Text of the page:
AUSTIN (KXAN) — The Austin Independent School District Board of Trustees approved hiring a consultant who will lead the long range facilities plan into the next several years of district updates.
The ultimate goal is to push toward a new taxpayer bond election in November 2022.
The DLR Group won the bid with a proposal estimated to cost the district $1.9 million. The firm will help manage data and progress the outlined framework intended to push the district forward in terms of facility improvements and growth in academics, athletics, safety and security, transportation, food services, technology and finances.
But there are still many people in Austin who feel the district still has work to do to rebuild trust before a bond election can take place.
KXAN Education Reporter Alex Caprariello met with teachers, parents, community advocates, architects and former trustees to understand community concerns with plans for growing the district. Many said they are still hurt over the way the 2017 bond was rushed and the ultimate school closures and consolidations in 2019.
“The school district needs to understand how much mistrust there is and how much they need to rebuild that trust,” said Cuitlahuac Guerra-Mojarro, a teacher, father and community advocate.
“My kids regularly attend a middle school that doesn’t have appropriate HVAC service. Was the  bond supposed to fix that? Probably. Was the bond before that supposed to fix it? Probably,” said Emily Sawyer, a parent to five AISD kids.
“[Does the district] believe that our low-income minority community should trust AISD given the fact that, historically, there have been divestments on schools east of I-35? The majority of closures and consolidations have all been tied to Black and brown schools and, historically, if you look at the investments of past bond elections, there have always been more investments financially for the schools west of I-35,” said Paul Saldana, a former AISD trustee.
These community stakeholders want assurances from the district if it is to move forward with a long-term facilities plan and ultimately, a 2022 bond.
Some of the suggestions include ensuring a diverse set of community voices are present at the decision-making table and are being actively heard. Another was that the architects of the plan engage in thoughtful anti-racist equity training beforehand. Finally that the education specifications, referred to as “ed specs,” which are used to determine which facilities receive improvements, will be altered to ensure equity for all schools.
“If people want a vibrant, healthy city to live in, they need vibrant, healthy school systems. And that means focusing on the children who are going to be in these buildings, day in and day out, and making sure the facilities we have and the bonds we pass support that goal of educating all the children,” Guerra-Mojarro said.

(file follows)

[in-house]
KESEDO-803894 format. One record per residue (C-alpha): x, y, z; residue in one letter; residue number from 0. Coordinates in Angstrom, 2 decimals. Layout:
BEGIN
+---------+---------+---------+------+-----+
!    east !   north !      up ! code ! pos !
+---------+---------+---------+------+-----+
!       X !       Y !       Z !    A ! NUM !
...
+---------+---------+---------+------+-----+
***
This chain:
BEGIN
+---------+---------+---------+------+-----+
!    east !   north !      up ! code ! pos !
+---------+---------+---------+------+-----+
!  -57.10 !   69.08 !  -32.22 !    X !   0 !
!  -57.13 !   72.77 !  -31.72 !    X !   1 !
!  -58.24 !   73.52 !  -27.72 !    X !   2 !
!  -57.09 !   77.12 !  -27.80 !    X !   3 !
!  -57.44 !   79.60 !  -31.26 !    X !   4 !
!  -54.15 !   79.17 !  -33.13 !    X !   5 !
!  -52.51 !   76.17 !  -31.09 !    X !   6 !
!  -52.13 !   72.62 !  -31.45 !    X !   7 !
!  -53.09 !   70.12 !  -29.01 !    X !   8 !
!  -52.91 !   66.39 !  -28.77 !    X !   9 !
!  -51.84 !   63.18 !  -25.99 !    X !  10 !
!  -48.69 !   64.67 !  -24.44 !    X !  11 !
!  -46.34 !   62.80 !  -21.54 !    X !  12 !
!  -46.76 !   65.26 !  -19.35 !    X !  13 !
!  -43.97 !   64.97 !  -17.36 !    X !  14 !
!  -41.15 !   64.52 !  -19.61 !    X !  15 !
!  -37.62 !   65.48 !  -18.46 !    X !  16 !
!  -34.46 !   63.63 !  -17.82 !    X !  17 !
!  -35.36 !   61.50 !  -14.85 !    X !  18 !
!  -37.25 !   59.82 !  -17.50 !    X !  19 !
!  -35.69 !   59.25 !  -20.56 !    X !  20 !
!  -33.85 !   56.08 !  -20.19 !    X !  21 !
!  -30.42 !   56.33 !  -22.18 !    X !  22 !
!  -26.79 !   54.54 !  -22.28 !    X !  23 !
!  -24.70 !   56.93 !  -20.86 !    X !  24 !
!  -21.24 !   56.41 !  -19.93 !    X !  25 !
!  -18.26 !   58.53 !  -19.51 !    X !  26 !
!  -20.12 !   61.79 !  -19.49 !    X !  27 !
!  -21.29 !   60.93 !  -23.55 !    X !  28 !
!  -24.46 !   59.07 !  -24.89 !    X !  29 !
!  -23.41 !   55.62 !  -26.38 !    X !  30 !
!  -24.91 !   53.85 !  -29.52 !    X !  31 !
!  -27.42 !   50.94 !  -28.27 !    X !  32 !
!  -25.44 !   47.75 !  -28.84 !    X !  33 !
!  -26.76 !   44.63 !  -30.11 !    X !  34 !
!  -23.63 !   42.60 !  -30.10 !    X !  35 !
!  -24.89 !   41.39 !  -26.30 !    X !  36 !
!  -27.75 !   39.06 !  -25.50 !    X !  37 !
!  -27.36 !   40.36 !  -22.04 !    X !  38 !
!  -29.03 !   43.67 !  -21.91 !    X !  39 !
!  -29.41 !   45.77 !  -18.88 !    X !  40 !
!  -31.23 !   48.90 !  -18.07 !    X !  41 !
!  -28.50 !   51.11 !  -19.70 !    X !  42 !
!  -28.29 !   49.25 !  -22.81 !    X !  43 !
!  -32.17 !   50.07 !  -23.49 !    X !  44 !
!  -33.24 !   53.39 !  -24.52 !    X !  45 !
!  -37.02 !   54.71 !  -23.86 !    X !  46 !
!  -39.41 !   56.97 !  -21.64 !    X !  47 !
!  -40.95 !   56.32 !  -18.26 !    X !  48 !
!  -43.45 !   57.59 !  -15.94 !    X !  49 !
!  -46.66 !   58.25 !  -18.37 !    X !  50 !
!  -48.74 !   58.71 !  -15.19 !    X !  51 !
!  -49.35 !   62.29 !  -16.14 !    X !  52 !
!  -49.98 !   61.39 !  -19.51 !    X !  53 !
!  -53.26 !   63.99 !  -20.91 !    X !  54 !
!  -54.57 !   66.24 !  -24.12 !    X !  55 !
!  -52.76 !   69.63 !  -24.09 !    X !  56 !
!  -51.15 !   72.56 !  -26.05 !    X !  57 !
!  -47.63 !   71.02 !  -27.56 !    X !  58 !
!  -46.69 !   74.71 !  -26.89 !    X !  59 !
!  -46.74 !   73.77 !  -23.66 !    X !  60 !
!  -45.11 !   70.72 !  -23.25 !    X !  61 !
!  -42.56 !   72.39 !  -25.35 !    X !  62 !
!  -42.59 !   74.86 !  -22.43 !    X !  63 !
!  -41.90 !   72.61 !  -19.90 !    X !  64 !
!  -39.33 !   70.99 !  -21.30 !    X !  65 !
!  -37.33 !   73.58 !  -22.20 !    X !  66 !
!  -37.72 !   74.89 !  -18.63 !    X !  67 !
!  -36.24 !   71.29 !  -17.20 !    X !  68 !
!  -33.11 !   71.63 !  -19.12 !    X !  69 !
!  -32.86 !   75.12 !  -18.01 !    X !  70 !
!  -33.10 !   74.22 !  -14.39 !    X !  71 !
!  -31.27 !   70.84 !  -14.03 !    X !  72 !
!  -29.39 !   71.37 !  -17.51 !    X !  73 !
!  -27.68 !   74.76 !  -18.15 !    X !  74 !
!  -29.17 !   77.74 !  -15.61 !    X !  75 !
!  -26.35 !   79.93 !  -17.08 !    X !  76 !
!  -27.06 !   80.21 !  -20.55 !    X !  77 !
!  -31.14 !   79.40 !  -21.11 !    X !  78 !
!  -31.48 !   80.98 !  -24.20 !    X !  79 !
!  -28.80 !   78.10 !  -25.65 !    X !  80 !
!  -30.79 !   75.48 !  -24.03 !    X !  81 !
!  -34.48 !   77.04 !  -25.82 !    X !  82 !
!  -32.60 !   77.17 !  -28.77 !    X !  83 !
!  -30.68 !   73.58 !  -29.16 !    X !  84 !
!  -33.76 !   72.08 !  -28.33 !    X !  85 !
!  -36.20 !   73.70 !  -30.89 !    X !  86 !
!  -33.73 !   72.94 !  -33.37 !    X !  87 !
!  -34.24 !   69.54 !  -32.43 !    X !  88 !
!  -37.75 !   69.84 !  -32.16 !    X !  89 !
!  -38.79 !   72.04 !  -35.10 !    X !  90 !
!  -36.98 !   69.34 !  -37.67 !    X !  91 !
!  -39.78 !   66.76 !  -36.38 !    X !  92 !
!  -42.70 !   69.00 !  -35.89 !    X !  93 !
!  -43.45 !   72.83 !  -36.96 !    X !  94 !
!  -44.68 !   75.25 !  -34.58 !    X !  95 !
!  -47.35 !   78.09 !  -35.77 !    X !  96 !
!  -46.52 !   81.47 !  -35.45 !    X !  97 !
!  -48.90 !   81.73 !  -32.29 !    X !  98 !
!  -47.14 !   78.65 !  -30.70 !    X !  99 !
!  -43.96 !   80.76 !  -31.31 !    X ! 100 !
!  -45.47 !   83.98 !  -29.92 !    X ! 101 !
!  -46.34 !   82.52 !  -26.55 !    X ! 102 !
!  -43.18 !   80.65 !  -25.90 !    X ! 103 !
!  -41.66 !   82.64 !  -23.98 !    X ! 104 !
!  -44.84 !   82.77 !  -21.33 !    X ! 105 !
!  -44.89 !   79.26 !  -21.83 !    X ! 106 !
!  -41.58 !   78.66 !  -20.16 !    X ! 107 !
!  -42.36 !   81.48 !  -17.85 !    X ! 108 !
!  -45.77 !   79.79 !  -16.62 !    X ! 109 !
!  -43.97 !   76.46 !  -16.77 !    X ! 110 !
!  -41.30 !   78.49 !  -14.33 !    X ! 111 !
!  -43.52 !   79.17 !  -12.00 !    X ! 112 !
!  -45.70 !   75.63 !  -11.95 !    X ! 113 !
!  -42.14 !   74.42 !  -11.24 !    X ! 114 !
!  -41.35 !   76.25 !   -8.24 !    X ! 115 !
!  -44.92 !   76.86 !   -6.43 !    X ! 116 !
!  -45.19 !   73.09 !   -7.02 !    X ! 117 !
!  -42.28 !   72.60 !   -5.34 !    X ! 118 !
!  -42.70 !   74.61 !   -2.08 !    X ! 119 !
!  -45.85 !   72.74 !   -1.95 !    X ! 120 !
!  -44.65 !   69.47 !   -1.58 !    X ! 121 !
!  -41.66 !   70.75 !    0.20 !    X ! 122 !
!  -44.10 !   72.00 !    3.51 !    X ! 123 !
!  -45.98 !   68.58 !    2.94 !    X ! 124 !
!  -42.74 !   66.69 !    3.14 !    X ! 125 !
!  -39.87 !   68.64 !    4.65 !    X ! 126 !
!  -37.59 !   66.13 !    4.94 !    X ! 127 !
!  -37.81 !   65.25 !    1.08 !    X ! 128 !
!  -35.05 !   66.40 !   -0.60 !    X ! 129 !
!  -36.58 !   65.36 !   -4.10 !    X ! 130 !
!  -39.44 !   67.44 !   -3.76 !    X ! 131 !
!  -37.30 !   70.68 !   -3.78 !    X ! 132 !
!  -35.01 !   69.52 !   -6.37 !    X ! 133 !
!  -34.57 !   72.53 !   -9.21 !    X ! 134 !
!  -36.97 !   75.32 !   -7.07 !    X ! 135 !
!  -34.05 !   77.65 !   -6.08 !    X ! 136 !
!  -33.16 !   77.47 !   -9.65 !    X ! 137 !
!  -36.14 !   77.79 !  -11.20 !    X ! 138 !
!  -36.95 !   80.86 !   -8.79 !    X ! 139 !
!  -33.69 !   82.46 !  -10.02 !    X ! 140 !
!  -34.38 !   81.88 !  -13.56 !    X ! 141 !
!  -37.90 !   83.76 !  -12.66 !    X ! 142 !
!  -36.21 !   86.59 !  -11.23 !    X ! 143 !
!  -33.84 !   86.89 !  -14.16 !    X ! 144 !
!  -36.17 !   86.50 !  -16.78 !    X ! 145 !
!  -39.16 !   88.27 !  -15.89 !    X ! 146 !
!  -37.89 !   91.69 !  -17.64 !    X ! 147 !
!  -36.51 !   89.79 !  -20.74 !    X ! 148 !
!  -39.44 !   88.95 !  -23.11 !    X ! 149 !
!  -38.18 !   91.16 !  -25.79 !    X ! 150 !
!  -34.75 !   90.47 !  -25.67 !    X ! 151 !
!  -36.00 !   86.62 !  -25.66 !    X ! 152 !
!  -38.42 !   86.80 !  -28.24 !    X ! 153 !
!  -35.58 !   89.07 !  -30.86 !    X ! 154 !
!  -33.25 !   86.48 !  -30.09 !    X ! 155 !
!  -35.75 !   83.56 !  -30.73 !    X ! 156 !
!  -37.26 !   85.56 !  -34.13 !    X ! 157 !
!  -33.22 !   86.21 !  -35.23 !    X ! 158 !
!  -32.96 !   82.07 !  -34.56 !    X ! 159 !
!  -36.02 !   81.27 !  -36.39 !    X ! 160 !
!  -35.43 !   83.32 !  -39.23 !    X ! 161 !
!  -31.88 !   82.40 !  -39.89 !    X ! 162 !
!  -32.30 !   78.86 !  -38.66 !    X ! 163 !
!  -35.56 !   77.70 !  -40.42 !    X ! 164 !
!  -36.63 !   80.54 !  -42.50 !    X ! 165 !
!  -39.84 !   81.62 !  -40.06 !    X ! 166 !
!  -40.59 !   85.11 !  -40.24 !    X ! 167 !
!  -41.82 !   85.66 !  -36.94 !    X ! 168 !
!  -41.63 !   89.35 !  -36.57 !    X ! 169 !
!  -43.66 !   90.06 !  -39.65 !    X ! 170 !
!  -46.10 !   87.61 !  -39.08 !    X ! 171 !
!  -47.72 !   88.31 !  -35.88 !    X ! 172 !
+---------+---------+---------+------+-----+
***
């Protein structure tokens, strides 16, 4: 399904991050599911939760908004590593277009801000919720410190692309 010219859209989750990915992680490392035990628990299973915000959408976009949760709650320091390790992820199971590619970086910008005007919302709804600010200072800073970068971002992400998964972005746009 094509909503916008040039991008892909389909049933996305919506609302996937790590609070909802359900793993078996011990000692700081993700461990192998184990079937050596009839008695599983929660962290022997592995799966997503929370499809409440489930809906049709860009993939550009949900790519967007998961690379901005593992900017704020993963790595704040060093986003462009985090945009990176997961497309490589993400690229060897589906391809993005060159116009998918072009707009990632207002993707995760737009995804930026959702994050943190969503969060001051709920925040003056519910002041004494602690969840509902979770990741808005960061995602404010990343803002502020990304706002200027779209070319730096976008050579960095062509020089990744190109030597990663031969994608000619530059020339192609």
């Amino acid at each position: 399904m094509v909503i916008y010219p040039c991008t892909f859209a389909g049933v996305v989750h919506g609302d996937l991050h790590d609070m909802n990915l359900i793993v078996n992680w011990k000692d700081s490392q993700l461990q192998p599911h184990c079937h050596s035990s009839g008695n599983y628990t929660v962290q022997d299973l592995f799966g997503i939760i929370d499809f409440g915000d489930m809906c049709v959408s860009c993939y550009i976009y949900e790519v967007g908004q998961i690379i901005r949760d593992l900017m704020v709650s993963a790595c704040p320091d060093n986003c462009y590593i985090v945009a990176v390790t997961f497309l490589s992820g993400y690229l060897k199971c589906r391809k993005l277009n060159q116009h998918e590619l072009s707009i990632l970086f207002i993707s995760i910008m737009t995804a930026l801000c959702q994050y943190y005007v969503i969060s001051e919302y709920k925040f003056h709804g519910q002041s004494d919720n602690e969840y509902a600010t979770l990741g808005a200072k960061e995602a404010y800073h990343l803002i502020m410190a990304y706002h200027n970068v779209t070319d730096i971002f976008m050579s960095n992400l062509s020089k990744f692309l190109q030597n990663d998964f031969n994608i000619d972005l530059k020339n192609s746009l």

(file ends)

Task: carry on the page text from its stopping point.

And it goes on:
The district is already promising many of these things.
Beth Wilson, executive director of Planning and Asset Management for AISD, said the DLR Group is highly qualified and has a dedicated equity subcontractor on the team. The new slogan for the updated long-term facilities plan is “equity by design,” promising the concerns of historically marginalized communities are being addressed.
“We were not adequately meeting the concerns of our constituents or our communities,” Wilson said of the district’s failures in 2017 and 2019. “We learned a lot from that engagement, and we would like to improve on that.”
Wilson said all members, staff and consultants will be required to undergo “equity and cultural proficiency and inclusiveness training” before any decisions are made. Wilson also shared the ed specs are currently under review. The district is currently collaborating with campus administrators to find out how that process can be improved. Wilson hopes to get the revamped ed specs in front of the board of trustees for approval by the fall.
“We learned some things along the way,” Wilson said of the 2017 bond. “We learned some things that worked for schools that we want to further advance, and we learned some things that didn’t work so well that we want to reconsider.”
Wilson hopes some of these steps will reassure the community and help rebuild that lost trust. The community members KXAN spoke to hope these goals are more than just promises.
“The district needs to make a recommitment, and they have to prove themselves that they are willing to commit to being active listeners, and active learners specifically listening to the communities that have been historically marginalized by AISD,” Saldana said.